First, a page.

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Affect vs. Effect: What's the Difference?

Edited by Janet White || By Harlon Moss || Updated on October 16, 2023
"Affect" is typically a verb meaning to influence, while "effect" is a noun indicating a result or outcome.

Key Differences

"Affect" and "effect" are two words in the English language that are often confused due to their similar pronunciation and meaning. However, their primary distinction lies in their grammatical roles and definitions. While "affect" usually serves as a verb denoting influence or making a change, "effect" acts predominantly as a noun pointing to the result of a change.
For instance, when speaking of emotions, one might say that a sad movie "affects" them, indicating the movie's impact. Conversely, the "effect" of the movie might be tears or a feeling of sorrow, showcasing the outcome of that influence.
It's crucial to be mindful of these differences, especially in written communication, as the correct usage of "affect" and "effect" can affect the clarity of the message. Using "effect" where "affect" should be or vice versa can have the unintended effect of confusing the reader.
That said, English is known for its exceptions. Rarely, "affect" can be used as a noun in psychology, referring to an emotional state, and "effect" can occasionally be used as a verb meaning to bring about. However, in everyday communication, adhering to the primary definitions and roles of "affect" and "effect" is advisable.
To simplify, remember: "affect" often describes the action, and "effect" pinpoints the outcome of that action.

Comparison Chart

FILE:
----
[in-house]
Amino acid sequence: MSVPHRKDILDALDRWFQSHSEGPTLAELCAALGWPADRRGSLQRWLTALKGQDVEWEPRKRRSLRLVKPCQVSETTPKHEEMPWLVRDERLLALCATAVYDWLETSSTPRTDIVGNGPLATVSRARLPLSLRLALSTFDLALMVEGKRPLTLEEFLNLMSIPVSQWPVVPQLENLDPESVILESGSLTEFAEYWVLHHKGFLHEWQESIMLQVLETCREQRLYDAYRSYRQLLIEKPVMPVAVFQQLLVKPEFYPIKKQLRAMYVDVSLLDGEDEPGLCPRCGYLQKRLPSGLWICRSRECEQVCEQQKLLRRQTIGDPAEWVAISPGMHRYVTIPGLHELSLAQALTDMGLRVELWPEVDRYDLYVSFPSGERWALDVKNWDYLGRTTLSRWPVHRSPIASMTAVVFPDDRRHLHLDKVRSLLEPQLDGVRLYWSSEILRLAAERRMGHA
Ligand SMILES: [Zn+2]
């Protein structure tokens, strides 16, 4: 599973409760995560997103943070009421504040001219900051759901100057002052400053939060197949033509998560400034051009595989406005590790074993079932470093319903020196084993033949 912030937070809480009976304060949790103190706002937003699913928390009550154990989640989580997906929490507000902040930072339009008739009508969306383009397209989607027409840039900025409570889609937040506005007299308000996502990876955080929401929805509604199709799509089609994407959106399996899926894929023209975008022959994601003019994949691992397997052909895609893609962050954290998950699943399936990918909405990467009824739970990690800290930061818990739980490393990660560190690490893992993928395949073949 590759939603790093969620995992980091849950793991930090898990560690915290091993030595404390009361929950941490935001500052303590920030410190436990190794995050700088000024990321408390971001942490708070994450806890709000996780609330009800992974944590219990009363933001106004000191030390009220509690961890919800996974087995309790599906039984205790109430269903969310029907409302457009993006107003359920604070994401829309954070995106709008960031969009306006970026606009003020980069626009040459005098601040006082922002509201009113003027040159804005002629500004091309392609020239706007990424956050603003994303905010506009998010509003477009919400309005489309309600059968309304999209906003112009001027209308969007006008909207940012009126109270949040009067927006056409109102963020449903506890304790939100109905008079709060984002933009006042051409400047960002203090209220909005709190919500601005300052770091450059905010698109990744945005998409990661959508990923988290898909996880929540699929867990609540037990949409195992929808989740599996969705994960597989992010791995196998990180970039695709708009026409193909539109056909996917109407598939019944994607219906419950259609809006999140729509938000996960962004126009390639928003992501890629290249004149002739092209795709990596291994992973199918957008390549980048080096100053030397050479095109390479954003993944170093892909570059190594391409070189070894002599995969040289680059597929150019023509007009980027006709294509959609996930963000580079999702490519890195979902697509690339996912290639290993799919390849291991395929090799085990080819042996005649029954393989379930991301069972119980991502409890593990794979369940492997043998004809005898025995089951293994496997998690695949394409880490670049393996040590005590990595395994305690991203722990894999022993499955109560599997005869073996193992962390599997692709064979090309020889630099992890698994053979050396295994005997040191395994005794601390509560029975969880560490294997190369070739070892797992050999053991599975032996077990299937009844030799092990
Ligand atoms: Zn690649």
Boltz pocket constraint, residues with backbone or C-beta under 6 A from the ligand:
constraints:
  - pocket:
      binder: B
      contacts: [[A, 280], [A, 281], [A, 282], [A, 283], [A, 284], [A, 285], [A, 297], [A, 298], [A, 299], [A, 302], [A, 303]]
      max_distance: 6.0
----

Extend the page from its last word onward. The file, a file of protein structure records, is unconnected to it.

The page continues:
Grammatical Role

Typically a verb.
Predominantly a noun.


To influence or impact.
The result or outcome of a change.

Example Sentence

The weather can affect my mood.
The effect of the storm was widespread damage.

Exceptional Usage

Rarely a noun in psychology (emotional state).
Occasionally a verb (to bring about).


A for "action" (affect is the action of influencing).
E for "end result" (effect is the result of an action).

Affect and Effect Definitions


To like or prefer.
He affects old-style clothing.


A result or outcome.
The medicine had a calming effect.


To pretend or feign.
She can affect a British accent.


To bring about (rare verb usage).
The new manager will effect positive changes.


To aim at; to aspire.
They affect greatness.


An impression.
The lighting gave the room a cozy effect.


An emotional state (rare noun usage).
The patient displayed a flat affect.


Personal belongings.
He gathered his effects and left.


To influence or make a change.
His words deeply affect her.


A scientific phenomenon.
The Doppler effect explains the change in frequency.


To have an influence on or effect a change in
Inflation affects the buying power of the dollar.


Something brought about by a cause or agent; a result.


To act on the emotions of; touch or move.


The power to produce an outcome or achieve a result
The government's action had little effect on the trade imbalance.